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In South Africa Rand drops on Yellen's hawkish comments, stocks open lower

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South African rand notes in a file photo. REUTERS/Siphiwe Sibeko play South African rand notes in a file photo. REUTERS/Siphiwe Sibeko

South Africa's rand fell in early trade on Thursday as the dollar gained after Federal Reserve chair Janet Yellen said she was "looking forward" to the first U.S. interest rate increase in nearly a decade.

Stocks opened lower, with telecoms company MTN Group in the spotlight. Nigerian authorities reduced by more than a third, to $3.4 billion, a fine imposed on MTN for failing to cut off unregistered users.

MTN was up nearly 1 percent at 147.90 rand, outpacing a 0.4 decline to 45,777 in the JSE Top-40 index.

By 0714 GMT, the rand was trading at 14.3700, down 0.13 percent from Wednesday's close. The rand fell to an all-time low of 14.4950 to the dollar on Tuesday.

A U.S. rate increased is widely expected hike when the Fed meets later this month. When she spoke at the Economic Club of Washington on Wednesday, Yellen did not say whether an increase would be warranted at that meeting, but she did say keeping rates at zero for too long could threaten financial stability.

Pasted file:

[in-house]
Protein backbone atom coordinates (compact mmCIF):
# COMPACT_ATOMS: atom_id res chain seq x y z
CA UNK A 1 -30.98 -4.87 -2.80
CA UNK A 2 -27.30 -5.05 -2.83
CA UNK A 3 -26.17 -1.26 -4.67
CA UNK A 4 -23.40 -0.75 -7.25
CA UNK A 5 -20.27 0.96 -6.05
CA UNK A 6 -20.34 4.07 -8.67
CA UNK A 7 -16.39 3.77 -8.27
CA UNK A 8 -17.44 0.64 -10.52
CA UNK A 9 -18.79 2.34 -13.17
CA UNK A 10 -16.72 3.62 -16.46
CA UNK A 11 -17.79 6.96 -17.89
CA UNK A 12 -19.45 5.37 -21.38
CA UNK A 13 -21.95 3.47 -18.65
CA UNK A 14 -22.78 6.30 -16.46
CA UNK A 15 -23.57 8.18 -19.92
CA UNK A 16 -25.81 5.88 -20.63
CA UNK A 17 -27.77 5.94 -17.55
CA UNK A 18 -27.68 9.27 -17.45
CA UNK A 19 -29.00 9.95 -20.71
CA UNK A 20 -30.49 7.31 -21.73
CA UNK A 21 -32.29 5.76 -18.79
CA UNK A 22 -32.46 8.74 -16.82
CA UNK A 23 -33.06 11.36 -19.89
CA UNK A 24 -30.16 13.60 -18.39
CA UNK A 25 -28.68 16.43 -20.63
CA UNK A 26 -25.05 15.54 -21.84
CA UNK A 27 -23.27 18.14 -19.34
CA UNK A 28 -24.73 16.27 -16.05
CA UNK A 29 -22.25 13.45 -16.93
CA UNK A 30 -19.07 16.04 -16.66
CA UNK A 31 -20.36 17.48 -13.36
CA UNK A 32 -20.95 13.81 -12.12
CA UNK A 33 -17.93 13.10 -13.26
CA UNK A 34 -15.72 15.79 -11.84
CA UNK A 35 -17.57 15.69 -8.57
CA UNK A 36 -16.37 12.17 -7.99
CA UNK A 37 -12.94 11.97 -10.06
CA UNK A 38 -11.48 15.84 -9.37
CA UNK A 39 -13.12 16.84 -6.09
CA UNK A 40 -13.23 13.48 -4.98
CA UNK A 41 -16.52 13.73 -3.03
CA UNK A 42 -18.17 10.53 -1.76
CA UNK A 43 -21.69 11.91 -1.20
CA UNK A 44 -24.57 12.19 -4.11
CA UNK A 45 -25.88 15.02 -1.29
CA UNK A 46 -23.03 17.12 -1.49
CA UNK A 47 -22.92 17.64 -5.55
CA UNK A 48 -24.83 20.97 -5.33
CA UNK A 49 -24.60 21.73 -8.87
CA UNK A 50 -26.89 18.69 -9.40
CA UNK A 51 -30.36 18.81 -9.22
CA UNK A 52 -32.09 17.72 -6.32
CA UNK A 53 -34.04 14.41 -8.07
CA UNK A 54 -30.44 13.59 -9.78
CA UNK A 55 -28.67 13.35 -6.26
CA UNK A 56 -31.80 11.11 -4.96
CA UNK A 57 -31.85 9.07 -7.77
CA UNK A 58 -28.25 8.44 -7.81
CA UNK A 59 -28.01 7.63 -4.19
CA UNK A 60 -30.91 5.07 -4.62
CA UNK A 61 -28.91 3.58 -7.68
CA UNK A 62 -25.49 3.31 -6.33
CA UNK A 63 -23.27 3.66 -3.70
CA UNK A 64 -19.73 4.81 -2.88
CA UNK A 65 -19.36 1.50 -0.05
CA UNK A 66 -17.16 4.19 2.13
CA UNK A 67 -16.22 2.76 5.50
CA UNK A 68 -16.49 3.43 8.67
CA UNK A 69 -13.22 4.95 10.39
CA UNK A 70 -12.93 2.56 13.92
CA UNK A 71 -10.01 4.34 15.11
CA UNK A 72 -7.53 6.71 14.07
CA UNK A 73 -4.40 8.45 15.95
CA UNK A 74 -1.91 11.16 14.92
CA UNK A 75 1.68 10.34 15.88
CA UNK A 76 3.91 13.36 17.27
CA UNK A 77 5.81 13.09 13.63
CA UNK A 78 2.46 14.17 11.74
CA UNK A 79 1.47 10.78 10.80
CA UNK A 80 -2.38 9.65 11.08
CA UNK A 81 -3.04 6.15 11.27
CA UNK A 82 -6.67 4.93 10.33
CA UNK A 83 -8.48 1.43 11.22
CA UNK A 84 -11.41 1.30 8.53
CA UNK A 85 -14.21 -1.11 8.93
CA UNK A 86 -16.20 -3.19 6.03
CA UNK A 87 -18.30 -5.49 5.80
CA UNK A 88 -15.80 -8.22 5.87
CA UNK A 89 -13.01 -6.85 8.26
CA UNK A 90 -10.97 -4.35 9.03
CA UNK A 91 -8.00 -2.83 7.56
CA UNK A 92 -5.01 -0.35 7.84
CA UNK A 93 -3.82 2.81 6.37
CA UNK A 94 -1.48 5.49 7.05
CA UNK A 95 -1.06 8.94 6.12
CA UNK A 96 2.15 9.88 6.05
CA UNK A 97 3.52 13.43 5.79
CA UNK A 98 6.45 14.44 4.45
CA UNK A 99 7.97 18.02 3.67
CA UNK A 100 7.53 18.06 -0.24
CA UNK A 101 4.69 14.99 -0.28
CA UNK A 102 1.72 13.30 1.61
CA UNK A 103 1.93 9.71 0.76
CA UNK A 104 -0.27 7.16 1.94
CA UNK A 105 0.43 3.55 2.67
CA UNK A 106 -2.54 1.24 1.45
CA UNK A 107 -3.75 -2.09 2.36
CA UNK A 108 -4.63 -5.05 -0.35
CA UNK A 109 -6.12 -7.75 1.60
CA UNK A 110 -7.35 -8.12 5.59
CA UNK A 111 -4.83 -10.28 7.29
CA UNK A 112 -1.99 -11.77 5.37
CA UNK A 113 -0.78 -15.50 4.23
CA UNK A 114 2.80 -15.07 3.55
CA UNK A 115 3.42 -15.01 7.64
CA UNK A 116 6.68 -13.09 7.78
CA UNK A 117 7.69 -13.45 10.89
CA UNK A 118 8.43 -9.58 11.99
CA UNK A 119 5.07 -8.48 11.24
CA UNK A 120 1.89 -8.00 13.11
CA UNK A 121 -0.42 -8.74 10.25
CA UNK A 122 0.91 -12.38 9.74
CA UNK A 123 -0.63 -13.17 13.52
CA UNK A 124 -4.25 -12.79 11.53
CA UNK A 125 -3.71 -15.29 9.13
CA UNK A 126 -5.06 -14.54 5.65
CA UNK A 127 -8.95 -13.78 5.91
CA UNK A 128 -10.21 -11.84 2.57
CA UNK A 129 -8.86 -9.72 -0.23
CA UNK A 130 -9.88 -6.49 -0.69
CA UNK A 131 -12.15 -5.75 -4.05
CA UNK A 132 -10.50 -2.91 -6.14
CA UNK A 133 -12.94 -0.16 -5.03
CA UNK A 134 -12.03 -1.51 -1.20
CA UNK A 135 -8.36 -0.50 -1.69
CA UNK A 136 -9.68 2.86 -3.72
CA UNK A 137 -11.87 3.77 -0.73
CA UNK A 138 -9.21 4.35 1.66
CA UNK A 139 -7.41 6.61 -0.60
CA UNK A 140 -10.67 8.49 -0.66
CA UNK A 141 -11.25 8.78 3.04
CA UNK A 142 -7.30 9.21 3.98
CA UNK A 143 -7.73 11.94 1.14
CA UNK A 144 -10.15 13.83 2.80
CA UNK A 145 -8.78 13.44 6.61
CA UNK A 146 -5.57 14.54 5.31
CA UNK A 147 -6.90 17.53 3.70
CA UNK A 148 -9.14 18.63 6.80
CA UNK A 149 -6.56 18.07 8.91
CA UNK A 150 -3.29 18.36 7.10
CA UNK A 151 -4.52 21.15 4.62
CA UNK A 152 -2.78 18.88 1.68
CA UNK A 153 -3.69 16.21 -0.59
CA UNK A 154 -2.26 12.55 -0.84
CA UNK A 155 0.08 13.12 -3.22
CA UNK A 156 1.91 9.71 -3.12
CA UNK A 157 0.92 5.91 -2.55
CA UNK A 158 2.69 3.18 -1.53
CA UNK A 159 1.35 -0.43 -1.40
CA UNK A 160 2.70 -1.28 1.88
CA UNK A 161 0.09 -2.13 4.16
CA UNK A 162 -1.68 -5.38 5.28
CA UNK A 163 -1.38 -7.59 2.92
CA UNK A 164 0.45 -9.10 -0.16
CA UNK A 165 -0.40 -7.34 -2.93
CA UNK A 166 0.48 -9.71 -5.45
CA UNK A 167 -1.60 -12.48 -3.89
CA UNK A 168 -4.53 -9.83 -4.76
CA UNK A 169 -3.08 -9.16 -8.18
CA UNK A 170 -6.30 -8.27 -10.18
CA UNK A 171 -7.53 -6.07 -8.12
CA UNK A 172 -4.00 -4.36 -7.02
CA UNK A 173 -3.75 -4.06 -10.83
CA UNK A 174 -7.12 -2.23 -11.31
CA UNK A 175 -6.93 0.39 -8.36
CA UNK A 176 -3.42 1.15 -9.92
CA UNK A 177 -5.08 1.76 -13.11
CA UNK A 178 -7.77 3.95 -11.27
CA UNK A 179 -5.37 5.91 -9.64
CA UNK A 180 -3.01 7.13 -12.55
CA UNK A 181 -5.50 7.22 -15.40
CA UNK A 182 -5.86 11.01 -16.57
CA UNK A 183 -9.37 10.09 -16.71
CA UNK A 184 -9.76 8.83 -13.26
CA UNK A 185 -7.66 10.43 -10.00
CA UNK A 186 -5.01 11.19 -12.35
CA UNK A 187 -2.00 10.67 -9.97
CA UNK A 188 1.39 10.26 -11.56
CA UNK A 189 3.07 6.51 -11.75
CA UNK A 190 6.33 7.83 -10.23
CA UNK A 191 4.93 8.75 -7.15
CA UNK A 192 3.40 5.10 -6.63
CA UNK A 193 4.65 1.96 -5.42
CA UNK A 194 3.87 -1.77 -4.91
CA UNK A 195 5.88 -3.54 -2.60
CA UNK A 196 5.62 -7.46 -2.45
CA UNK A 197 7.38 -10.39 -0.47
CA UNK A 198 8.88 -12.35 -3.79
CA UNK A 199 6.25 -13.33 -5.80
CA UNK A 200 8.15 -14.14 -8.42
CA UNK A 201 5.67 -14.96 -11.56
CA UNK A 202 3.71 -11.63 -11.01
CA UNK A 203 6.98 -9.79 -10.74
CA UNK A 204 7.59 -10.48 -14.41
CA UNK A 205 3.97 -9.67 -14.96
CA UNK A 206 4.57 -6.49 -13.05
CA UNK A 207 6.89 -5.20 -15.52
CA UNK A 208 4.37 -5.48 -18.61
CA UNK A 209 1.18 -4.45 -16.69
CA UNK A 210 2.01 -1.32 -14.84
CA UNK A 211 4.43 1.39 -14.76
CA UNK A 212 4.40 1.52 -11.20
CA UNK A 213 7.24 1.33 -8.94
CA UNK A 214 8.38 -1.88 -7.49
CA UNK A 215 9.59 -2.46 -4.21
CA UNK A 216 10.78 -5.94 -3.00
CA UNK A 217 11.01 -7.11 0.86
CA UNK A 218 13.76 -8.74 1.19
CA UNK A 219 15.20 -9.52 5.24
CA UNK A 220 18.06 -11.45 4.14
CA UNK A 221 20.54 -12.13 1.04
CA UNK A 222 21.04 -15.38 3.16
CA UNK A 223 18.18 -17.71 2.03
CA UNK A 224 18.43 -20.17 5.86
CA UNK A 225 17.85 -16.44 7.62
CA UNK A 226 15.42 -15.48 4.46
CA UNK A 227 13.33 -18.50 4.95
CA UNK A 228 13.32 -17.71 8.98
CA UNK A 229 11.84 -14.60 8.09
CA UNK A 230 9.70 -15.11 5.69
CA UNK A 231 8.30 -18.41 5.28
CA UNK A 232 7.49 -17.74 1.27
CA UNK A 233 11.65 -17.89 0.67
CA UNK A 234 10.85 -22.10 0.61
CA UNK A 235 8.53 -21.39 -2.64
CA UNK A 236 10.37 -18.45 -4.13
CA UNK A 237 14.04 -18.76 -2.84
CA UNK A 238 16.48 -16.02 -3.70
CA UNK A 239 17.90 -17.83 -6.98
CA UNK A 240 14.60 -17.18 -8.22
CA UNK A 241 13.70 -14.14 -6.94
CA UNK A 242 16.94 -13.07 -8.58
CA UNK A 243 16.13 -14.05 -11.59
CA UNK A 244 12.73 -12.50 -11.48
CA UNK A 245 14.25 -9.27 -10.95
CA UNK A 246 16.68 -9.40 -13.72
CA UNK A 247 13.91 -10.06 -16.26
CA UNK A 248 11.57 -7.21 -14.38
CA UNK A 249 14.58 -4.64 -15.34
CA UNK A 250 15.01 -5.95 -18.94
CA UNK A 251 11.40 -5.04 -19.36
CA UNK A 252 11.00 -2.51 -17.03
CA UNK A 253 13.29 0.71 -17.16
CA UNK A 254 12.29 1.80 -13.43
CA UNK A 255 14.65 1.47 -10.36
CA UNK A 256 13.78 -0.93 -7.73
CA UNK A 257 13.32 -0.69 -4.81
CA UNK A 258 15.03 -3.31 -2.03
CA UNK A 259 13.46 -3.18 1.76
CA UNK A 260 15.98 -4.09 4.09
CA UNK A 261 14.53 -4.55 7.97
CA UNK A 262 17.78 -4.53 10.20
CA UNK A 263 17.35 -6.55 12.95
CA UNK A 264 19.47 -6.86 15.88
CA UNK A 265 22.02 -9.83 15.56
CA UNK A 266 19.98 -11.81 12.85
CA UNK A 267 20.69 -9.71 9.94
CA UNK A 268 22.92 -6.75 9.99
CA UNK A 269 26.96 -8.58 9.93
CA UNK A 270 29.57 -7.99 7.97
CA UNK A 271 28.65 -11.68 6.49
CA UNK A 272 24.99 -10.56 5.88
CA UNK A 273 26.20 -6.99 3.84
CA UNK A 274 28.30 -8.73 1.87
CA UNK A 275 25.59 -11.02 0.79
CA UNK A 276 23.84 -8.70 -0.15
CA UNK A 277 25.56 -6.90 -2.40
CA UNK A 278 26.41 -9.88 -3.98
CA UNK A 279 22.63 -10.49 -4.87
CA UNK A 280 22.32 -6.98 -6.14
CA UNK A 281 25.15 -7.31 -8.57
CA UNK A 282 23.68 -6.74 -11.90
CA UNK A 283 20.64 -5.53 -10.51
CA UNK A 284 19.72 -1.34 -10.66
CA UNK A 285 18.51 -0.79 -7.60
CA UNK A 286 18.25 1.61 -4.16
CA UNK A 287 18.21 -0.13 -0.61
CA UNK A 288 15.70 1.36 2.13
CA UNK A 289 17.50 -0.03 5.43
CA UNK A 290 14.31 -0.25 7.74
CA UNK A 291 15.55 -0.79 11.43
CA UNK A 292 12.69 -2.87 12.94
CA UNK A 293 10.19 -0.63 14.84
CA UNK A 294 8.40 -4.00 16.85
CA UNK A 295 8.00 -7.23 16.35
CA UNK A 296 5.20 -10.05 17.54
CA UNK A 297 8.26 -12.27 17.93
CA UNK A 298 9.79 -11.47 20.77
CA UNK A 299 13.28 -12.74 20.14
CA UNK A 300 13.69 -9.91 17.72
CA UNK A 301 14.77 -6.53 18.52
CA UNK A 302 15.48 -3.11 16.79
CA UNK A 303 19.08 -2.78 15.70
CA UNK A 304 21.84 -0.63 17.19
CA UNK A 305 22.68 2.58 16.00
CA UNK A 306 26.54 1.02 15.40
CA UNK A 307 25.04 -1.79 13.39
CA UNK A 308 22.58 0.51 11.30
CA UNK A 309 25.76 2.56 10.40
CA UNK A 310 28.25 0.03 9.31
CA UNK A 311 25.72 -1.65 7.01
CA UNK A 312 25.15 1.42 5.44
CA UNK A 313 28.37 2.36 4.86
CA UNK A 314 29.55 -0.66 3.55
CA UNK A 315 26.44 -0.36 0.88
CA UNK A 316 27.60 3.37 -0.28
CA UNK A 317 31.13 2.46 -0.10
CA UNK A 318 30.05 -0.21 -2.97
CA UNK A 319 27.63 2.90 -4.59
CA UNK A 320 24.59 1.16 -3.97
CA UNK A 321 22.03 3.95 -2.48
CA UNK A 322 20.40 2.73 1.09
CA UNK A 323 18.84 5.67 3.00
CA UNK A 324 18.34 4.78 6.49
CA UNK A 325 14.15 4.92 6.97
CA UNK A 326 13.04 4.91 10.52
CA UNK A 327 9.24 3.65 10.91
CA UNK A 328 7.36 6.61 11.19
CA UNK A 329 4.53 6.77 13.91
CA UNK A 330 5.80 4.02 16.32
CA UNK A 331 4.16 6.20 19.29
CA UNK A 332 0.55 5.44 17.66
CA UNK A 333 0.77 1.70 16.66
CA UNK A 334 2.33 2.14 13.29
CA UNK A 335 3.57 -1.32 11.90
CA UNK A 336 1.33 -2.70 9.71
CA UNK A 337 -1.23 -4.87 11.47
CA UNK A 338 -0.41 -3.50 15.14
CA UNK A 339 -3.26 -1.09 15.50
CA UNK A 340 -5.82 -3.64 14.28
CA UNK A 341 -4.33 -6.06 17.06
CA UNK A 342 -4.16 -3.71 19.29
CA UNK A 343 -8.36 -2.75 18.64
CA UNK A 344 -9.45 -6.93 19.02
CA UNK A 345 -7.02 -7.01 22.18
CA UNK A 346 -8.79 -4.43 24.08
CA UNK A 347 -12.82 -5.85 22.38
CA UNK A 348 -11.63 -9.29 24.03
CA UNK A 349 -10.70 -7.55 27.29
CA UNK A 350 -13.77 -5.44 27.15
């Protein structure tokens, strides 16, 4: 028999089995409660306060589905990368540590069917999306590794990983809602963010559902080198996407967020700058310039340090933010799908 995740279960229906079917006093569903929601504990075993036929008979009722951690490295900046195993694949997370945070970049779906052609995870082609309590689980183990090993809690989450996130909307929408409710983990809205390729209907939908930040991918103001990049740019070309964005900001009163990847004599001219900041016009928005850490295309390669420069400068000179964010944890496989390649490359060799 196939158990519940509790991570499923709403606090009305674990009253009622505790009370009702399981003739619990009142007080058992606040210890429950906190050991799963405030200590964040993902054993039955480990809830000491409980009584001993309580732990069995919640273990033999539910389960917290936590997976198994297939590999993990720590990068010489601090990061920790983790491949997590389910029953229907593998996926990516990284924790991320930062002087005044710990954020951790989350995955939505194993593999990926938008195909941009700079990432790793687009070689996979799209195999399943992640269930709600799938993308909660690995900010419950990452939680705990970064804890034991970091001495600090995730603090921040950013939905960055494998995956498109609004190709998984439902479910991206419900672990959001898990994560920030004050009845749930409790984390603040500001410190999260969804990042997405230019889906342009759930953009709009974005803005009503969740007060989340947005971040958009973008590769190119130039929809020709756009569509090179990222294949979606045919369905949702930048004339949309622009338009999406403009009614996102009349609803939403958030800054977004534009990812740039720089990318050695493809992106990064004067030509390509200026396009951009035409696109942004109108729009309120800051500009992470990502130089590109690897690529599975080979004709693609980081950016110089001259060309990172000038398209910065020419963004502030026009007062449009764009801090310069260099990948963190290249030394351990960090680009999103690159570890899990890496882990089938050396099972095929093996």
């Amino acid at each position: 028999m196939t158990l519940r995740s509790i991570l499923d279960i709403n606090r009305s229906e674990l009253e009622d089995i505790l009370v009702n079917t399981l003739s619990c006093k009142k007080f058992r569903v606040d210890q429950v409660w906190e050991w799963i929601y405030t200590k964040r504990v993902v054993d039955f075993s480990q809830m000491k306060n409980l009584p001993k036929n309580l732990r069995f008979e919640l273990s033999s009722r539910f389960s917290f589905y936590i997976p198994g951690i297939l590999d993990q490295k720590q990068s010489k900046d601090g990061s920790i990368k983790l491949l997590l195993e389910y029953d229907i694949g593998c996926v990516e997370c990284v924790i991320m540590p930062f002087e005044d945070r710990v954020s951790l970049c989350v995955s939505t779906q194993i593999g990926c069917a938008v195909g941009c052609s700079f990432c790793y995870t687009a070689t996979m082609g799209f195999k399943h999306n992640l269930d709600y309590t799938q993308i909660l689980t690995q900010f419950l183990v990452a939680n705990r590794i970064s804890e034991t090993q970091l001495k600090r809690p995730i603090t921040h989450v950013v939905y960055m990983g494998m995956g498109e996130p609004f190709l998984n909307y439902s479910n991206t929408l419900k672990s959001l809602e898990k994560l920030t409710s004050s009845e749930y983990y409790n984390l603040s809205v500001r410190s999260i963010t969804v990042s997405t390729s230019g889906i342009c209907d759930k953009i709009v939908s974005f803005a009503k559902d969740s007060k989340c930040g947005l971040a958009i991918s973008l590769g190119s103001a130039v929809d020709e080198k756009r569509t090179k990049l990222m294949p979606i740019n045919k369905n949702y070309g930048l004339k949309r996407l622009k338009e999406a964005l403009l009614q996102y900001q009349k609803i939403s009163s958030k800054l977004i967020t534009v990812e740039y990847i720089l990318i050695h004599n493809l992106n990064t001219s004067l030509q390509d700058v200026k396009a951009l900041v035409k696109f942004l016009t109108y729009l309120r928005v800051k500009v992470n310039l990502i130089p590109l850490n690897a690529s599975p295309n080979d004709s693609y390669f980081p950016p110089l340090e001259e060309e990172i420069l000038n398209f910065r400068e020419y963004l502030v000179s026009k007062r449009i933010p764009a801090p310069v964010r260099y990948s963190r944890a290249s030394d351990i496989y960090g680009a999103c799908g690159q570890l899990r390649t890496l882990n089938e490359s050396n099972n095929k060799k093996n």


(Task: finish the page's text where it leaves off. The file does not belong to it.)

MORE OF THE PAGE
Yellen is scheduled to speak again today and traders expect the rand to remain under pressure.

"Given that she will most likely maintain her more hawkish rhetoric, we expect the rand to remain vulnerable to intensified Fed rate hike expectations," Barclays Africa currency strategist Mike Keenan said.

Her comments sent the dollar index, which measures the greenback against a basket of six major currencies, to its highest level since April 2003. The rand remained resilient, on the strength of loan agreements between China and South Africa, but then gave up some gains in early trade.

The 26 loan agreements signed on Wednesday are worth 94 billion rand ($6.5 billion), including $500 million for South Africa's cash-strapped power utility.

South Africa suffers from a chronic electricity shortage that is increasing costs for industry and discouraging investment. Part of its response is to build new nuclear plants, which experts say may cost as much as $100 billion.

On the fixed-income market, government bonds were mostly firmer, with the yield for debt due in 2026 shedding 1.5 basis points at 8.600 percent.

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